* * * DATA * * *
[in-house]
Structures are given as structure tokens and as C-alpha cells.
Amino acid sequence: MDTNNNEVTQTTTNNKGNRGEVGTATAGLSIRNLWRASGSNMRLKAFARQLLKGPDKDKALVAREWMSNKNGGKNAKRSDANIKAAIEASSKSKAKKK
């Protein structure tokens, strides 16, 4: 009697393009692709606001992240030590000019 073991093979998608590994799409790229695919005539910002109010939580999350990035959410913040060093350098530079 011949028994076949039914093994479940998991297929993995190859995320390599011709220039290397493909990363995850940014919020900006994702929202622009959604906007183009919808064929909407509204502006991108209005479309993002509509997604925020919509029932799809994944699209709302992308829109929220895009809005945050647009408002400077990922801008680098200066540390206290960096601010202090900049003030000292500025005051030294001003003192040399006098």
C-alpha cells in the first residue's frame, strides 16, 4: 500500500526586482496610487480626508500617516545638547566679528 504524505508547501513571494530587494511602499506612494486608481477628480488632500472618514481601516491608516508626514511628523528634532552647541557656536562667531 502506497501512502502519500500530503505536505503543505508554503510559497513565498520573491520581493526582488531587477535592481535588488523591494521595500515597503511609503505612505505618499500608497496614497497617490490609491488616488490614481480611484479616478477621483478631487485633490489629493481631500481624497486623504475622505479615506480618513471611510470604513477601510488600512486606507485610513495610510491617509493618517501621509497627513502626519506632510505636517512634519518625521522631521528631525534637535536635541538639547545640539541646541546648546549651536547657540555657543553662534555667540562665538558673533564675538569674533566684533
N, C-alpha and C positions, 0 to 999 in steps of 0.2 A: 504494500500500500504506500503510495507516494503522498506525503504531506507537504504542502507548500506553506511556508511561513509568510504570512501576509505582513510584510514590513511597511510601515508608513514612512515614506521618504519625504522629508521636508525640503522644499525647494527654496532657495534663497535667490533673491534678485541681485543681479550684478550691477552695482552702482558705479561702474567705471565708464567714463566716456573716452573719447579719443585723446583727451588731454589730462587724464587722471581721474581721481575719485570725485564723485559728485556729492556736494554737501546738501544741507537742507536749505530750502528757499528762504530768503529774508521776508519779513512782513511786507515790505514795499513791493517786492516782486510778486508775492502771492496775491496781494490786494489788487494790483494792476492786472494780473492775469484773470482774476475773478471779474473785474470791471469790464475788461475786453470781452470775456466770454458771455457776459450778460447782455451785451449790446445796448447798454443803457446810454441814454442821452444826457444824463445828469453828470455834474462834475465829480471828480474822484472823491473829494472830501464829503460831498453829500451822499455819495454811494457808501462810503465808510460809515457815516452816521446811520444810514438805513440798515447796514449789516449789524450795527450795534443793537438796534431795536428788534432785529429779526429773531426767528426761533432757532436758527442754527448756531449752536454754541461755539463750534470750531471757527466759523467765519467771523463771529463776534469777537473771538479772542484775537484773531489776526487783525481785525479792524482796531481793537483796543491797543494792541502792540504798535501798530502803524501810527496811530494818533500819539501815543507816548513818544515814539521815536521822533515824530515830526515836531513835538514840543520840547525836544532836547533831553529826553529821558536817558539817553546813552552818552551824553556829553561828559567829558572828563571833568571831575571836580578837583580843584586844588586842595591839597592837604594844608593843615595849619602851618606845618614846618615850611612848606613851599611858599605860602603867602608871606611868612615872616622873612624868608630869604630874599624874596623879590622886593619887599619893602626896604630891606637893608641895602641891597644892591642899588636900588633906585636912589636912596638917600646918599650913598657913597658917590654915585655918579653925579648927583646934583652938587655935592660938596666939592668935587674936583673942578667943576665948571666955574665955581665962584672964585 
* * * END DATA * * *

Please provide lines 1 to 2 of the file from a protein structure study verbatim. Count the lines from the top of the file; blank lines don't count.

[in-house]
Structures are given as structure tokens and as C-alpha cells.